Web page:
1. The Return Of Lance
Lance Armstrong’s presence defined and shaped this year’s Tour de France more than any one single event. From race tactics, media coverage, and even product releases, the Tour revolved around Armstrong. Despite not winning, the 2009 Tour de France was Tour de Lance.
2. Cancellara’s Stage One Victory
If his domination on the final time trial at the Tour of Switzerland didn’t convince you that Cancellara is the best time trialist in the world, then his stage one victory did. Cancellara powered around the streets of Monaco with such strength that he held on to yellow until the first mountain stage.
3. Cavendish Times Six
There are simply too many Cavendish moments from the 2009 Tour de France to pick just one. Because of this we are rolling all six-stage victories together. Cavendish was unbeatable in sprints, usually finishing bike lengths ahead of riders like Tom Boonen, Thor Hushovd, Tyler Farrar and Oscar Freire. While Cavendish failed to capture the Green Jersey, he broke the record for number of stage victories by a British rider and tied the record number of sprint victories in a single Tour. When the road was flat, Cavendish ruled the Tour.
4. Armstrong Puts The Hammer Down
If there were ever any questions about Armstrong’s intentions and his feelings toward Alberto Contador they were put to rest on stage three. As the peloton broke apart in stiff cross winds a gap opened between Armstrong and Contador. Instead of backing off and letting Contador bridge, Armstrong marshaled the members of Astana loyal to him, mainly Yaroslav Popovych and Haimar Zubeldia and drove the group to the finish. The work of Popovych and Zubeldia led to Contador losing 40 seconds to Armstrong.
5. Voeckler’s Stage Win
Thomas Voeckler isn’t a big winner, yet he has managed to carve out an amazing palmares including the 2004 French national title, 10 days in the yellow jersey during the 2004 edition of the Tour de France, the GP Plouay classic and now a stage of the Tour de France. Voeckler’s win was tactically brilliant as he attacked at the right moment and then held his gap just long enough to break the will of his pursuers. Voeckler’s win is confirmation for the darling of French cycling and served as notice that the French are again winners in their own race.
6. Contador Attacks
The question loomed over the Astana team and the race. Who is the leader of Astana? Contador answered this question in no uncertain terms on stage seven. As Brice Feillu was winning the stage, Contador attacked the favorites with only Andy Schleck being able to give chase. In just a few short kilometers Contador made it clear that he was a level above anyone else in the race ? including Armstrong.
7. Crash of Jens Voigt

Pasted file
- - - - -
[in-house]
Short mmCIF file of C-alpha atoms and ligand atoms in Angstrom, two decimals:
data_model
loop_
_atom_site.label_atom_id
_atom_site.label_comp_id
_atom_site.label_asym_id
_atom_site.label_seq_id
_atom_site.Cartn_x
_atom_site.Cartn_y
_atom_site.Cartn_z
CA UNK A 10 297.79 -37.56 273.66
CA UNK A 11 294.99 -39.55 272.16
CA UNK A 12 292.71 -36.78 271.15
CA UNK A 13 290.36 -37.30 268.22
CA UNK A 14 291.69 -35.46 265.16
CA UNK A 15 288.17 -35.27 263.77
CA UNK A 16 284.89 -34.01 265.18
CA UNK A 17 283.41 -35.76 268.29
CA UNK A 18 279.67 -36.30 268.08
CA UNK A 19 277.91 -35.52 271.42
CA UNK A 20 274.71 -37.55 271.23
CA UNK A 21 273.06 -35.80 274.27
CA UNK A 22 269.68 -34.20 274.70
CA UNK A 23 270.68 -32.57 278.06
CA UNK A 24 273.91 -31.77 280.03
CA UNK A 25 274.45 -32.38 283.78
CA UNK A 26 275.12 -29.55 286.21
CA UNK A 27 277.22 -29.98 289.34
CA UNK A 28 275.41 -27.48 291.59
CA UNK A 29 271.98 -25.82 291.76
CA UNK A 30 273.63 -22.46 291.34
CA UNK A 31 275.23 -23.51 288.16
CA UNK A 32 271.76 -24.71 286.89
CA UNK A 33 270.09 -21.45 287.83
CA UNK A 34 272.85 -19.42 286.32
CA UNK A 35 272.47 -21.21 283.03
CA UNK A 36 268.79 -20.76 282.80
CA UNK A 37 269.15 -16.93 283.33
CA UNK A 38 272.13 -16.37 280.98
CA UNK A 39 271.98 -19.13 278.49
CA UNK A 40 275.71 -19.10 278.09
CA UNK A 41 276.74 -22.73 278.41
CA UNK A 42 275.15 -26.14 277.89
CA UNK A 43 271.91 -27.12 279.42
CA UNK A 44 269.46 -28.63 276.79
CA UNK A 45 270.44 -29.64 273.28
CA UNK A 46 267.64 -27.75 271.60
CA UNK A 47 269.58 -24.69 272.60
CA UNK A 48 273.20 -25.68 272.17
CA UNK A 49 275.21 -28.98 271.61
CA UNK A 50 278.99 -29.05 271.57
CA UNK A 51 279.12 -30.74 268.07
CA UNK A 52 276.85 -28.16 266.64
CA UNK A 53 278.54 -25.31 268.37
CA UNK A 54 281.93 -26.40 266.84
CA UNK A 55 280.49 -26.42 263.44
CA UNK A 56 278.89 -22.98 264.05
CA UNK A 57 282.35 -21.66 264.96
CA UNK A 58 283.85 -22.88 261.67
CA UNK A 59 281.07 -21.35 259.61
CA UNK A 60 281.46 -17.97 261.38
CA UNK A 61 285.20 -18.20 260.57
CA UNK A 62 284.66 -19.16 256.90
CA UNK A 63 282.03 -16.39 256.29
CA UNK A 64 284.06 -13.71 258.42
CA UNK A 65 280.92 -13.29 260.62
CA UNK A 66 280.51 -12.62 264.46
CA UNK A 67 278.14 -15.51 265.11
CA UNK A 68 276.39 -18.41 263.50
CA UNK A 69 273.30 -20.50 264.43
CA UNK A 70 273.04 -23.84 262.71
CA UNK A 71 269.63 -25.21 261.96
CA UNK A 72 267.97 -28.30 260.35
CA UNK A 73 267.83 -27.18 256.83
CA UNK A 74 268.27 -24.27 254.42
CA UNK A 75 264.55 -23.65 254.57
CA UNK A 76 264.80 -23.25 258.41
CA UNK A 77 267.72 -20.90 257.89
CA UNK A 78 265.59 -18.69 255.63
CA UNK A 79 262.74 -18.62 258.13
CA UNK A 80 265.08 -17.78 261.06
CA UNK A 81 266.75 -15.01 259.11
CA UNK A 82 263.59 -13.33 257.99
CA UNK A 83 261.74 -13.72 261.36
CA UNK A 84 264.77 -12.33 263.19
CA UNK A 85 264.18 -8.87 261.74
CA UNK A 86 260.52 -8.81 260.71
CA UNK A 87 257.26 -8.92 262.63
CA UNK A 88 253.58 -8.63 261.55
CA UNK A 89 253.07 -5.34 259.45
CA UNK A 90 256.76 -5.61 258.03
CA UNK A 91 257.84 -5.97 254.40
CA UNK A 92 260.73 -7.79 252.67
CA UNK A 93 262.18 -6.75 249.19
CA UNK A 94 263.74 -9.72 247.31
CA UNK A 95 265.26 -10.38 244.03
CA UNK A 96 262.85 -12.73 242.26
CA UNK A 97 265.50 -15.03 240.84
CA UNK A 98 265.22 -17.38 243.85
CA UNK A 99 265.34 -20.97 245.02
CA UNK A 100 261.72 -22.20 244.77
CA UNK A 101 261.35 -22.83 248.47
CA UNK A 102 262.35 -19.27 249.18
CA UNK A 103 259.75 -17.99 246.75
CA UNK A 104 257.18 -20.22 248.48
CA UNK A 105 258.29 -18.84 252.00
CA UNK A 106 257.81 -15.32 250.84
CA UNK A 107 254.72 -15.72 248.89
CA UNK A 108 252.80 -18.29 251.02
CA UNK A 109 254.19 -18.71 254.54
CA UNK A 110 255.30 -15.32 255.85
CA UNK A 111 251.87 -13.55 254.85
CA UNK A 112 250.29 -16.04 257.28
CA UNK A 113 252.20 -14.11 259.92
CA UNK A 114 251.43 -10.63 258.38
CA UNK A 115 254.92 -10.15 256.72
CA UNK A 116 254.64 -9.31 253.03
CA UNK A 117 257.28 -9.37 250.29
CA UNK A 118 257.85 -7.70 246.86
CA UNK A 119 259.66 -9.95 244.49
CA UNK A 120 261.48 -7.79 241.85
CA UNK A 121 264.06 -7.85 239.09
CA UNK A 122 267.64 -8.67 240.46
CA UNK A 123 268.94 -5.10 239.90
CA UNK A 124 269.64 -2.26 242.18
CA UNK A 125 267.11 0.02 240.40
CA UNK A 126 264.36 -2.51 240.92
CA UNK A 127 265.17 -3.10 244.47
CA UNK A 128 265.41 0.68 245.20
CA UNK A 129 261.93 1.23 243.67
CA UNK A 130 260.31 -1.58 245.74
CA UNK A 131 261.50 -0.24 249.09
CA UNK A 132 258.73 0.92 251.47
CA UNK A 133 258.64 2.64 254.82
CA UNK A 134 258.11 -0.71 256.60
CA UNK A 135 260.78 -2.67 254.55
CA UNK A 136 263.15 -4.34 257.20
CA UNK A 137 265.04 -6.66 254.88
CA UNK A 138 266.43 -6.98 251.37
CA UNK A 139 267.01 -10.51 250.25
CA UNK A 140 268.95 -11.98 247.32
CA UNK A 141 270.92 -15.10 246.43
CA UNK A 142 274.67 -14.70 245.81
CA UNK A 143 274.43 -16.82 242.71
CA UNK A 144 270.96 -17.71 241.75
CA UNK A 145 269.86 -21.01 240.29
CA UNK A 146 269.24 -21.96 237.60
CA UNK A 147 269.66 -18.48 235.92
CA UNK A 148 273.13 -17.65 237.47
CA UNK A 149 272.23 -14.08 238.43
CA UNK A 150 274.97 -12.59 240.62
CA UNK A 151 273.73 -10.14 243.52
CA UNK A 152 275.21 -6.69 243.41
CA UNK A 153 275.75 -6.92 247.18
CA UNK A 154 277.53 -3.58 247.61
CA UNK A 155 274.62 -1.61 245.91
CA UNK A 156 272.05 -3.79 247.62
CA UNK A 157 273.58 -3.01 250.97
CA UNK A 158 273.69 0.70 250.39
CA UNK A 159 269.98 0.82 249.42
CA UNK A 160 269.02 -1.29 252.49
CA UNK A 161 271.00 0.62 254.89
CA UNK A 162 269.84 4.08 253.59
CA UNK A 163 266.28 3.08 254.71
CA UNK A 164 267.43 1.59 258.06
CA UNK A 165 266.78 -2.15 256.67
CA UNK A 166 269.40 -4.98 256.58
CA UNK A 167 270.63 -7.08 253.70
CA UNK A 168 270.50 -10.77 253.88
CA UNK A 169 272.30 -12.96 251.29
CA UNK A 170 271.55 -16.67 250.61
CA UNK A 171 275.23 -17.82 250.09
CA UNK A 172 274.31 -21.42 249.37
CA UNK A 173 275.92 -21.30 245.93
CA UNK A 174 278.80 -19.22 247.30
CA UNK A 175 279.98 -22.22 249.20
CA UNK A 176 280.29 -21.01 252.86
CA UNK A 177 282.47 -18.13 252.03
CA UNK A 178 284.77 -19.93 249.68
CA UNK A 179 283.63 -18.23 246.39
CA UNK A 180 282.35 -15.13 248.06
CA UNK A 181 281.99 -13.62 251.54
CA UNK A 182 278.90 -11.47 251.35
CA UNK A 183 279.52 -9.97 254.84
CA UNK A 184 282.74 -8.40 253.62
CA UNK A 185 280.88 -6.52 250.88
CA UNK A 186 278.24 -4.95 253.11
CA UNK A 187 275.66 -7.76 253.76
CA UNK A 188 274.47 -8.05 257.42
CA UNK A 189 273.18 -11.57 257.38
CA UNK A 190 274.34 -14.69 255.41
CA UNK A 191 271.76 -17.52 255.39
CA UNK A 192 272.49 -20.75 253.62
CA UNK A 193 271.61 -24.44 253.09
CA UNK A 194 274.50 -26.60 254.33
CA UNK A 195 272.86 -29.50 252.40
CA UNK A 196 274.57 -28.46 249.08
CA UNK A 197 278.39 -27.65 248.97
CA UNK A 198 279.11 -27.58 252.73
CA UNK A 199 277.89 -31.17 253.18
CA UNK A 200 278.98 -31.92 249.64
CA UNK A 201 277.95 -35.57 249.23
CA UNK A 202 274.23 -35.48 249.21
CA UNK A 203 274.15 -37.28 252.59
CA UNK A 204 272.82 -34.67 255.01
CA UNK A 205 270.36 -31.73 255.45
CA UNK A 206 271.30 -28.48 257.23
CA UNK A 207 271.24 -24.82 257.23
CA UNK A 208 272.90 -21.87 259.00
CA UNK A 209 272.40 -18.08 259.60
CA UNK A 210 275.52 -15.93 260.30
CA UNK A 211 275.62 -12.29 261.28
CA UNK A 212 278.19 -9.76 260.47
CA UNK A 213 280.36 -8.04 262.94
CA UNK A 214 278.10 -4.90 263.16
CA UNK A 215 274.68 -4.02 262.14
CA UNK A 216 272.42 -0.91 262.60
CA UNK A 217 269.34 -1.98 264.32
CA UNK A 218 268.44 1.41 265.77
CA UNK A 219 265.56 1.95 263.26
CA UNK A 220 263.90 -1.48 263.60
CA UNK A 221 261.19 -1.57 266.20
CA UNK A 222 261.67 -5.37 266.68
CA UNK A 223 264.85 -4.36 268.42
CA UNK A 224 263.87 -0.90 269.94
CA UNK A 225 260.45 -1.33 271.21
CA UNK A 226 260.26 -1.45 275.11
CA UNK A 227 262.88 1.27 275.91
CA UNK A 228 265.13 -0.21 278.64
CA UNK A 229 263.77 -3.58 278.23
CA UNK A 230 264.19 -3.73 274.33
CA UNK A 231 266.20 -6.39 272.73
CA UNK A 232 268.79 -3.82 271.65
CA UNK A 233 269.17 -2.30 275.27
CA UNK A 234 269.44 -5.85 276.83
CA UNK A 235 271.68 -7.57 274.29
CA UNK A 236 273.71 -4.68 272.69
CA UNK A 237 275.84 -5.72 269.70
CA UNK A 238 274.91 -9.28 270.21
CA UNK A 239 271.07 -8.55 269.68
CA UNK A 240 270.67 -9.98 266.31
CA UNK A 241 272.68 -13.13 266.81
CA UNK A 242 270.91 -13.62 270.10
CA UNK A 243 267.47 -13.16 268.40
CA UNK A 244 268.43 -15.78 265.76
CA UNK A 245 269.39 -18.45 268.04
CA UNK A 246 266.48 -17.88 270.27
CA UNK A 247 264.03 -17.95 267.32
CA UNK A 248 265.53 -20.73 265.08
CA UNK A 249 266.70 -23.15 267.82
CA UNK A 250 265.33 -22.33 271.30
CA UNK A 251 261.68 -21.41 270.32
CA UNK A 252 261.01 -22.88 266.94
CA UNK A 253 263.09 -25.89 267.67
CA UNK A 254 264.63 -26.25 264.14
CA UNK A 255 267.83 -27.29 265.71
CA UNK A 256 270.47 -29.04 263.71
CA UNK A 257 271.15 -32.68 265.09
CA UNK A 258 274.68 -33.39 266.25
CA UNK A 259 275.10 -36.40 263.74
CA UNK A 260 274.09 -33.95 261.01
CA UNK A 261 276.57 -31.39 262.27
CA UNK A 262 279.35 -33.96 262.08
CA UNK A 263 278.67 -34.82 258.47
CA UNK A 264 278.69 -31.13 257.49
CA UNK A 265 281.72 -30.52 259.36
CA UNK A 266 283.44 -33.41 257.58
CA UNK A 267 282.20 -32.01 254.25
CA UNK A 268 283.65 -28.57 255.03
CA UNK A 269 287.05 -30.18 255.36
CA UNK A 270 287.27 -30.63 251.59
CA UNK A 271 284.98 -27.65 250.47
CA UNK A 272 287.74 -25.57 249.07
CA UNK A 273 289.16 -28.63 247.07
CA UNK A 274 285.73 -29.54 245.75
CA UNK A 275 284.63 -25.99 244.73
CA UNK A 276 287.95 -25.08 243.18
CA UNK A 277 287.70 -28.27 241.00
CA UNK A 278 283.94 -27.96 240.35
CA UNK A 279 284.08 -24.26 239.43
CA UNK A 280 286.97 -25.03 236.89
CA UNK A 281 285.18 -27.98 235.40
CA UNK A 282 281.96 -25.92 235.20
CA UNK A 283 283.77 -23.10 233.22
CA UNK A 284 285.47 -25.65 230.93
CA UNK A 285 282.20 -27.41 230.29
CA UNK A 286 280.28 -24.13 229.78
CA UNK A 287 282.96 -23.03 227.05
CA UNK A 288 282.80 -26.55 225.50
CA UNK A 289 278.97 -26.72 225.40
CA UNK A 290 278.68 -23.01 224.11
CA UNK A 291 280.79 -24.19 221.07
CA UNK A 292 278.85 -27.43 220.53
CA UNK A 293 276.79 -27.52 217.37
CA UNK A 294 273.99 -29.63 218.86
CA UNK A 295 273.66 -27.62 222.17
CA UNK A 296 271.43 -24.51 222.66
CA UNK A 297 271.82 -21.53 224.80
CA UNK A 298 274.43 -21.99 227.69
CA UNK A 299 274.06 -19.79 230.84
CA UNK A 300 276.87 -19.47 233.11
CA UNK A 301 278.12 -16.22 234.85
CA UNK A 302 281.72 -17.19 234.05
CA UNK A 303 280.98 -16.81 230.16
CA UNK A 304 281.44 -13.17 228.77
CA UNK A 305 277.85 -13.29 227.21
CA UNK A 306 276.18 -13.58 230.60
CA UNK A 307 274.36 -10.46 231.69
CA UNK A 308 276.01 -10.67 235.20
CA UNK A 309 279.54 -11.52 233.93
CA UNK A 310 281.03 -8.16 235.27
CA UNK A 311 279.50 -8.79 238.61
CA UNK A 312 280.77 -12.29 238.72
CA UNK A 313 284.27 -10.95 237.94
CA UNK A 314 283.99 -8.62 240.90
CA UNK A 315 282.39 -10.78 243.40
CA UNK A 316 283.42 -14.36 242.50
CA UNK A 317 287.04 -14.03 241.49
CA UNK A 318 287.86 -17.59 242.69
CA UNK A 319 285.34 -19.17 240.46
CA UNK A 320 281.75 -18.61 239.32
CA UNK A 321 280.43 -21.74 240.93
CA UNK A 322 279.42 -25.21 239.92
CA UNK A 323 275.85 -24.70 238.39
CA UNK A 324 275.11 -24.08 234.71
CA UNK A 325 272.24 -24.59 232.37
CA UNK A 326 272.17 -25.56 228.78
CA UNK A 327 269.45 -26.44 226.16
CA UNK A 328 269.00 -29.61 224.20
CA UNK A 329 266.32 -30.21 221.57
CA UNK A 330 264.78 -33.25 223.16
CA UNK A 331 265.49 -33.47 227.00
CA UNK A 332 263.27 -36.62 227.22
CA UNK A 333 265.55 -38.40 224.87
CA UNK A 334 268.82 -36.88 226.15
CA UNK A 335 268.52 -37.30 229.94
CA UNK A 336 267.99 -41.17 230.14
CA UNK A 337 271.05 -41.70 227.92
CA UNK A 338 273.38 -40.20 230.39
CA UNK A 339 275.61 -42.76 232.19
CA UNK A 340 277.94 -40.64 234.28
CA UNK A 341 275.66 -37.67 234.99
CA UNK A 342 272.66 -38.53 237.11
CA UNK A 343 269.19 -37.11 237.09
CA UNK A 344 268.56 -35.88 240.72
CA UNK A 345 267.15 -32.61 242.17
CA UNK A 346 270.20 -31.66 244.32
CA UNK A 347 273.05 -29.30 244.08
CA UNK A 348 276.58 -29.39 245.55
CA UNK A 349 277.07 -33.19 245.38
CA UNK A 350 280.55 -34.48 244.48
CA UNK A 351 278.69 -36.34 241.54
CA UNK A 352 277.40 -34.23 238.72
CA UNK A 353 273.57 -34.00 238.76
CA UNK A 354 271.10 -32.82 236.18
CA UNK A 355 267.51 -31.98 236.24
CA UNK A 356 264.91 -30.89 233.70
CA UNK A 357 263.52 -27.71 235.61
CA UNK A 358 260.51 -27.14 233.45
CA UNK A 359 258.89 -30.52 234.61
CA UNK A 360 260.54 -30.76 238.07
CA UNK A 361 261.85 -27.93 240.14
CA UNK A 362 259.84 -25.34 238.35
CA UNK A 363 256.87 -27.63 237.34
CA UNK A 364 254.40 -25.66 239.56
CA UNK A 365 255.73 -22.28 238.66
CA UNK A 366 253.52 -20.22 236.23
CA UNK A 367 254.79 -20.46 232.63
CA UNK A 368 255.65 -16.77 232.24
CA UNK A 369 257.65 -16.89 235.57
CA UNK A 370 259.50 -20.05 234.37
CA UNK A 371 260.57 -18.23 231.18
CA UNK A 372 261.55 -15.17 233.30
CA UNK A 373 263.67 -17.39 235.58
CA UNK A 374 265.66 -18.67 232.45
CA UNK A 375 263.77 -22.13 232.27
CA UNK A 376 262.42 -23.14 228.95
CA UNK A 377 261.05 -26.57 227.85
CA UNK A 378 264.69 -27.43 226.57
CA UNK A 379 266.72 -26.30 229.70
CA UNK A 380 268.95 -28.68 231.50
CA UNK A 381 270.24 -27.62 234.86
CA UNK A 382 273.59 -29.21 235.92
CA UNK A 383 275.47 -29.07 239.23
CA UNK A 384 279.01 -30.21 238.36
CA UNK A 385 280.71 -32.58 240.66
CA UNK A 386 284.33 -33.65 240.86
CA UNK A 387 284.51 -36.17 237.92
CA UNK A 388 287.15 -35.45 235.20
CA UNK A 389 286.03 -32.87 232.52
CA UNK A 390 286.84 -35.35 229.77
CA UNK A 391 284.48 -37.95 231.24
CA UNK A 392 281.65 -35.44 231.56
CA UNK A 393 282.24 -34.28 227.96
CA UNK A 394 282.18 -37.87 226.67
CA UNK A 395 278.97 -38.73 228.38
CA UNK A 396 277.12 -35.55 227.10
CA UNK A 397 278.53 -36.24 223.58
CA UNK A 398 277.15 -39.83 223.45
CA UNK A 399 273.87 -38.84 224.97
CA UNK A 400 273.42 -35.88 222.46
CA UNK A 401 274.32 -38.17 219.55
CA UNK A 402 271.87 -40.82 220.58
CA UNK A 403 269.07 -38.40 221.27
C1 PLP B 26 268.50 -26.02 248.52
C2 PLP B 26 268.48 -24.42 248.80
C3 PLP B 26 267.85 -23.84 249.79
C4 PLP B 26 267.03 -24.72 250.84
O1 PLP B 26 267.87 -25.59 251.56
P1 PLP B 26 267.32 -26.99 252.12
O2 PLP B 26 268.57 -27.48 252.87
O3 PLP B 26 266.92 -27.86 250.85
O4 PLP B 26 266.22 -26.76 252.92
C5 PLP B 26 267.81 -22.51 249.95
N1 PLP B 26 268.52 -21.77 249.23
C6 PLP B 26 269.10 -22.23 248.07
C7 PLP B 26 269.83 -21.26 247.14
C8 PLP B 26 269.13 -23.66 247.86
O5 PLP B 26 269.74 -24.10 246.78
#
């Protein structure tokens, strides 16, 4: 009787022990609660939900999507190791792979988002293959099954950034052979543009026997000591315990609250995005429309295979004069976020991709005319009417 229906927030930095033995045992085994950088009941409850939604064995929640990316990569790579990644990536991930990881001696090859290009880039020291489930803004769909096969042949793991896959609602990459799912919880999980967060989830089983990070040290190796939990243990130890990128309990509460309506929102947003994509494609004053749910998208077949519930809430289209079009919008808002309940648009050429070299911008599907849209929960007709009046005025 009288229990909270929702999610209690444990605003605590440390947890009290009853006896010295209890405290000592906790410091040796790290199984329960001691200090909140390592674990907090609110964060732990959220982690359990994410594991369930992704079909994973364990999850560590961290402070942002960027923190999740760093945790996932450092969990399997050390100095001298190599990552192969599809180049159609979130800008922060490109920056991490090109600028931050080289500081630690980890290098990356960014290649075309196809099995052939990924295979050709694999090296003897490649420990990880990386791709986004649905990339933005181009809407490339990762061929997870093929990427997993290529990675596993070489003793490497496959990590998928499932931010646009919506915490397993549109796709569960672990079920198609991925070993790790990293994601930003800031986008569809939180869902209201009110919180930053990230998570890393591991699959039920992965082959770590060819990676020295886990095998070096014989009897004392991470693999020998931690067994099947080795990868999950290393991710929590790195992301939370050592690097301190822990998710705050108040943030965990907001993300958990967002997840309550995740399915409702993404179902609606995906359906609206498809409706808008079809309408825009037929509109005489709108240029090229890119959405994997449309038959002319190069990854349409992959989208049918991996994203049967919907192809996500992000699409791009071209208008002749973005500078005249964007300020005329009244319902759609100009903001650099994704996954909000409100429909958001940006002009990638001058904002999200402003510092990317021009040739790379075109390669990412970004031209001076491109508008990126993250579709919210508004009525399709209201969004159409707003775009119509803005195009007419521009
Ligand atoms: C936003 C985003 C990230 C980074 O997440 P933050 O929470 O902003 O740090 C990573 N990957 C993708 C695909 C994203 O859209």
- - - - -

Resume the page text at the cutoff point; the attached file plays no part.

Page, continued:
Jens Voigt is one of Road Bike Action’s favorite riders. His strength and aggression are so legendary that there is an old joke in the peloton that his legs are named Law and Order. Voigt’s crash on stage 16 was horrible and served as a reminder of the dangers of the sport. It was also a reminder that bad things happen to good people. Thankfully Voigt will make a full recovery and be back next year.
8. Contador attacks Kloden and Armstrong
Any calm within in Astana was smashed on stage 15 when Contador, while in the company of the Schleck brothers and his own Astana teammate Andreas Kloden, attacked dropping Kloden and preventing Armstrong from bridging to the lead group. From Contador’s point of view it was wise to attack, as it is clear he did not trust Armstrong or Kloden. However in doing so he dragged both Frank and Andy Schleck over Kloden and Armstrong in the general classification and ended the chances of an Astana sweep of the podium. The move also shattered any unity in the Astana team and brought upon the wrath of Johan Bruyneel who had ordered Contador not to attack.
9. Armstrong Announces RadioShack Team
The final nail in the coffin of Astana came with the announcement from Armstrong that he had formed a new team for the 2010 season with title sponsor RadioShack. Expected to follow Armstrong to the new team is Johan Bruyneel, Levi Leipheimer, Yaroslav Popovych, Andreas Kloden, Chris Horner, Haimar Zubeldia Janez Brajkovic and Tomas Vaitkus. Team RadioShack is basically a rebooted version of the dominating US Postal and Discovery teams that brought Armstrong and Bruyneel their seven consecutive Tour de France titles.
10. Mount Ventoux
Mount Ventoux didn’t decide the Tour in the manner that Tour organizers were hoping. There was no last minute shuffling of the podium and the favorites failed to crack each other. However, the Ventoux still played a major role in the outcome of the 2009 Tour de France. From the second rest day on all the favorites judged their efforts and held their cards close to the chest in anticipation of an epic battle on the Ventoux. The only rider to risk failure on the Ventoux in the final week was Andy Schleck who attacked repeatedly in a vain attempt to break Contador.